Mr Masagos said the decision to defer the haj was made independently of the Saudi authorities, "and out of consideration for the needs of our pilgrims, and the safety of our pilgrims, in the context that serves Singapore best".

The Fatwa Committee has met to discuss the matter and supports the decision for the deferment, Muis said, adding that the committee of top religious scholars was of the opinion that in the current context, not all the preconditions for a safe haj are met.

"We have full confidence in Saudi Arabia's management of the pandemic, and that appropriate measures will be put in place should haj proceed. However, Singapore has its own considerations to safeguard the health and well-being of Singaporean pilgrims," Muis said.

"More than 80 per cent of Singaporeans who are scheduled to perform haj this year are above the age of 50. The Ministry of Health (MOH) advised that this category of individuals face a greater risk of complications and mortality if they contract the Covid-19 virus," said the council.

"In addition, younger pilgrims who are working have expressed challenges in obtaining leave to perform the haj and concerns over their job security, given the challenging economic situation. This is compounded by the fact that Singaporean travellers must serve a 14-day stay-home notice upon their return to Singapore."

The annual haj pilgrimage to the holy city of Mecca, which is slated to begin in late July, is one of the world's largest religious gatherings. It is one of the five pillars of Islam, and Muslims are obliged to go on the pilgrimage at least once in their lifetime, if they have the means to do so and the journey is safe for them.

Last year, about 2.5 million Muslims around the world performed the pilgrimage. The yearly quota for Singaporean pilgrims, set by the Ministry of Haj and Umrah of Saudi Arabia, was increased from 800 places in 2017 to 900 places in 2018.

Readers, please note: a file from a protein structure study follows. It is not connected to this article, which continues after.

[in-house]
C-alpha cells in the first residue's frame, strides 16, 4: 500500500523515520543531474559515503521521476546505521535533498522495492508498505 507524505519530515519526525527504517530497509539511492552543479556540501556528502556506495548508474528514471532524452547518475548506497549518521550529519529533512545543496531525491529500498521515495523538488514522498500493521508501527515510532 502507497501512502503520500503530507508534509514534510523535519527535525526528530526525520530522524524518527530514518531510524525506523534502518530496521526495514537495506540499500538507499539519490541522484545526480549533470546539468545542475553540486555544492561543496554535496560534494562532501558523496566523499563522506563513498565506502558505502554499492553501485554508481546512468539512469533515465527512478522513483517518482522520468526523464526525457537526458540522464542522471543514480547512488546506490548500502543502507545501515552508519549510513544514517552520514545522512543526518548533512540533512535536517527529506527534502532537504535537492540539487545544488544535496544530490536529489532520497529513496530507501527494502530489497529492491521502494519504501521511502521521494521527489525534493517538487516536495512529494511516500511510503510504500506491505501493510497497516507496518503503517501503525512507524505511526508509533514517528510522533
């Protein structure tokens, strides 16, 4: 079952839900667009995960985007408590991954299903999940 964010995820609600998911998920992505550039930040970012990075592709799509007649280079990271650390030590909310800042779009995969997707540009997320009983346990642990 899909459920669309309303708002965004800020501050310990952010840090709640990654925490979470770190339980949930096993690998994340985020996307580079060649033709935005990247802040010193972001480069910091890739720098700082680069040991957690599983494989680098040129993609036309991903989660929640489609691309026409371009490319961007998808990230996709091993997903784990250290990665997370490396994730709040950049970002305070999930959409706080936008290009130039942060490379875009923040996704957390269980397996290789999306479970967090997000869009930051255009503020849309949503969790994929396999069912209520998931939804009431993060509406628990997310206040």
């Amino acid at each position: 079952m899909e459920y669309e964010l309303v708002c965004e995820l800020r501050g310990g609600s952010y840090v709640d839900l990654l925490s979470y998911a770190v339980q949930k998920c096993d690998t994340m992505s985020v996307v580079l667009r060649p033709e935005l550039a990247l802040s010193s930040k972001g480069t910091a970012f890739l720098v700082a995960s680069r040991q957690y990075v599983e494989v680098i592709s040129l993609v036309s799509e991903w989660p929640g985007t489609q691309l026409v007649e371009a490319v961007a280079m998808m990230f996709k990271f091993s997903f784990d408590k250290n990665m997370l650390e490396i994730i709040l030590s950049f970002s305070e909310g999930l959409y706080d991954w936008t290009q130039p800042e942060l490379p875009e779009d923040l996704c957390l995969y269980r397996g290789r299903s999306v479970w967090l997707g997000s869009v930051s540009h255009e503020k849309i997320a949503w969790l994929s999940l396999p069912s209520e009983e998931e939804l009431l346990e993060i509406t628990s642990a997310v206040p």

In March, the Saudi ministry issued an advisory to Haj agencies around the world to stop taking on new reservations or payments with respect to the pilgrimage in 2020. Saudia Airlines also announced the suspension of all international flights until further notice.

As of today, Saudi Arabia has not made an official announcement on the status of the haj pilgrimage for 2020, Muis noted.

Muis added that with Singapore's healthcare resources fully committed to managing Covid-19 and other pressing hospital requirements, it is unable to assemble a team of doctors and nurses to support this year's haj delegation.

"The absence of such a medical team will compromise the health and well-being of our pilgrims," it said. "While we want to help our Muslim community to fulfil their pilgrimage, we also have a responsibility to protect the pilgrims and their families, as well as the wider community in Singapore, from the risk of infection."

The Health Ministry's director of medical services Kenneth Mak, who was also at the press conference, said Singapore authorities have also been studying how Covid-19 is affecting other countries.

"We looked at Saudi Arabia, and we noted that there is a risk. In fact, the risk is considered high for widespread and sustained community transmission in the country," he said.

Saudi Arabia has so far reported more than 45,000 cases and over 250 deaths from Covid-19, with more than 1,000 new cases each day since the middle of April. People who undertake the haj come from many different countries, Prof Mak added, and a number of countries that have sent a high number of pilgrims in the past are presently high-risk areas for Covid-19.

Mufti Nazirudin Mohd Nasir, Singapore's highest Islamic authority, said: "The good news for pilgrims is patience in itself - waiting for a safer time to go on haj - is a very important form of worship in Islam with the greatest rewards. So, when our prospective pilgrims have made the intention to perform haj, but could not do so, specifically because of circumstances beyond their control, like the spread of the virus, their noble intention is recorded as an act."

Affected pilgrims will receive letters from Muis with details on the deferment of haj and the next steps they should take. They can contact their respective haj General Service Agents or call Muis' hotline at 6350-5369 if they have any questions.